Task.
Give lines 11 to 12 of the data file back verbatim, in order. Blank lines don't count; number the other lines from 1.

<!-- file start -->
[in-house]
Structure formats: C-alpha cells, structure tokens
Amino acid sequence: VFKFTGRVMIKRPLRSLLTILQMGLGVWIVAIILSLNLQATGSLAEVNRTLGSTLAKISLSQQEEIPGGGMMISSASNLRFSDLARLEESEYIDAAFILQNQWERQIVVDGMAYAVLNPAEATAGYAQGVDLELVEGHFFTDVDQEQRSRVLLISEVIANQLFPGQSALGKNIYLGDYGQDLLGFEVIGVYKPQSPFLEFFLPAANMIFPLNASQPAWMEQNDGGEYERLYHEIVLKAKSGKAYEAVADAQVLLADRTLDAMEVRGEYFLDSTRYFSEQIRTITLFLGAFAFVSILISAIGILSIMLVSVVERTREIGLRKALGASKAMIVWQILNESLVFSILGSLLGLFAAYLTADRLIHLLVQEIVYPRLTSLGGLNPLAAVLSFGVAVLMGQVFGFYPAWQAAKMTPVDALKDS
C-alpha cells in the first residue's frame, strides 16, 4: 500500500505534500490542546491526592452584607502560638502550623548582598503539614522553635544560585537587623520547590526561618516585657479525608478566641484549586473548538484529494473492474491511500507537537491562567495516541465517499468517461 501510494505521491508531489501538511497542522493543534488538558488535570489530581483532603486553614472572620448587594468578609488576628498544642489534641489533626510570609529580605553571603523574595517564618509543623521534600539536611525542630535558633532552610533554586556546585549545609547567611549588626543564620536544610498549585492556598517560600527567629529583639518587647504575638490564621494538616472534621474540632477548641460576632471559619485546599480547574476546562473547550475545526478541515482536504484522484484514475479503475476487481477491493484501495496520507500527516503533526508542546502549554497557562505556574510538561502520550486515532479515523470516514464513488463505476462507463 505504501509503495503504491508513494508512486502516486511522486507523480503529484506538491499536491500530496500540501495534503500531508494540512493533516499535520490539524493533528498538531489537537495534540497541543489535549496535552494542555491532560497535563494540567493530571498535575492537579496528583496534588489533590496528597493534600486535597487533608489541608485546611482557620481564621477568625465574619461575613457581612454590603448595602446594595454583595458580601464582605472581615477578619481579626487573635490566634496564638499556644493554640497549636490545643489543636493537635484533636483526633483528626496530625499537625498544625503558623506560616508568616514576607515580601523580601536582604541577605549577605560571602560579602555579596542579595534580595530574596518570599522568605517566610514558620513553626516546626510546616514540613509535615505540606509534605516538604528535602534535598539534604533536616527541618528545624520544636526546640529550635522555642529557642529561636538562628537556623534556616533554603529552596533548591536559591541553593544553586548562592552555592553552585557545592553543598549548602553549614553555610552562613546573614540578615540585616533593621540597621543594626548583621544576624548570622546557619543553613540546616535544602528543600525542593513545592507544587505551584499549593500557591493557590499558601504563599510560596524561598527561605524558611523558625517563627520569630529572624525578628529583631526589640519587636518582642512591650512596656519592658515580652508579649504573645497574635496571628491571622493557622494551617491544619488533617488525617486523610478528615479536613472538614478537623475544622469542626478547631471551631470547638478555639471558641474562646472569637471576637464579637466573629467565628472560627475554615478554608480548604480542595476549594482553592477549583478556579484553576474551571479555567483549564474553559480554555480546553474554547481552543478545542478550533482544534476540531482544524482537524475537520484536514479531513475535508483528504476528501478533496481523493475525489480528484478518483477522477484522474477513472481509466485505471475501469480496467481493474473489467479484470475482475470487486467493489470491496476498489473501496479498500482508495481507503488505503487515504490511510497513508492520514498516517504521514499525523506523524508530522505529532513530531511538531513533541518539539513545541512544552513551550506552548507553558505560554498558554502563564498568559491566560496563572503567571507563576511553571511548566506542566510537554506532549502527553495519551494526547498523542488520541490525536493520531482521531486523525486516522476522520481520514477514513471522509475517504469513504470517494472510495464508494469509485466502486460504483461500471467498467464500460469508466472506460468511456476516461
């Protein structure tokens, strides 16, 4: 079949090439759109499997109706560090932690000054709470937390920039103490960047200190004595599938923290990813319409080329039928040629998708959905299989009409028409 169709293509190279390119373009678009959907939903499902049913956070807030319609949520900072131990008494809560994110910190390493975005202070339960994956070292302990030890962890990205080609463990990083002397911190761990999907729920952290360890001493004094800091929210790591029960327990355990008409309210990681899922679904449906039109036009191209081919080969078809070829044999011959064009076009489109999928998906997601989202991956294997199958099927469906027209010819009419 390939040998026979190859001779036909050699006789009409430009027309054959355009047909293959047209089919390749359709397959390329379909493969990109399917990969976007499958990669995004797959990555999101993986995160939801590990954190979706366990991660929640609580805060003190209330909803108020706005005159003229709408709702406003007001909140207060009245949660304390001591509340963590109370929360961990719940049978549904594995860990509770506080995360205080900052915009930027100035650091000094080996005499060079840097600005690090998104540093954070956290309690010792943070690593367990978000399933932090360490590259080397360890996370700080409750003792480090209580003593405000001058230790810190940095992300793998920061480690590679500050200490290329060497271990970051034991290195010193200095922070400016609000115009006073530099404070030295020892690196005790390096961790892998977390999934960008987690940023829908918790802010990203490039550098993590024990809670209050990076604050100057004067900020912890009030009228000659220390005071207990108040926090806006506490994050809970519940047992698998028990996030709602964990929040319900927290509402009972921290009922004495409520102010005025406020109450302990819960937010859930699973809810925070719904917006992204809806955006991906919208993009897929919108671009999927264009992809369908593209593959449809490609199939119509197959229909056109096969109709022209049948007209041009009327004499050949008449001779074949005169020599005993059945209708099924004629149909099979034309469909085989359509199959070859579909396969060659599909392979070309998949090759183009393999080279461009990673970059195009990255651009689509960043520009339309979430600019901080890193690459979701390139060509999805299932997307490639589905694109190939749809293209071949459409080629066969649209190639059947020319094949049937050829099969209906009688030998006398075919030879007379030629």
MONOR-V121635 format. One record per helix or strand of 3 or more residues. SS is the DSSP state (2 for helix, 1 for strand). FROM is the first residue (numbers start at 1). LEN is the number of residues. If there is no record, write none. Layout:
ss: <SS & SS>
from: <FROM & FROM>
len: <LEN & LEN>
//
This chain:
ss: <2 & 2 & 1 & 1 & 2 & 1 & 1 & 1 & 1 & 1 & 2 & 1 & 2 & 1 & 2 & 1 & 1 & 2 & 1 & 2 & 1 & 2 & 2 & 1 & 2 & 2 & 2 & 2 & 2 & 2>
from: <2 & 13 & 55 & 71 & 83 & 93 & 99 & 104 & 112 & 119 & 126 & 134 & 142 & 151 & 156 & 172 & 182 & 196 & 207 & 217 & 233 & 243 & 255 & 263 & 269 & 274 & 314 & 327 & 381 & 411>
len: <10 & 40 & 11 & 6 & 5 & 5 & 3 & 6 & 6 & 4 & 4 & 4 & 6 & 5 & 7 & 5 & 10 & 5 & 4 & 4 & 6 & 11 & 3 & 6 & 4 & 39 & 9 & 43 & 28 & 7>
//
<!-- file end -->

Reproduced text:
This chain:
ss: <2 & 2 & 1 & 1 & 2 & 1 & 1 & 1 & 1 & 1 & 2 & 1 & 2 & 1 & 2 & 1 & 1 & 2 & 1 & 2 & 1 & 2 & 2 & 1 & 2 & 2 & 2 & 2 & 2 & 2>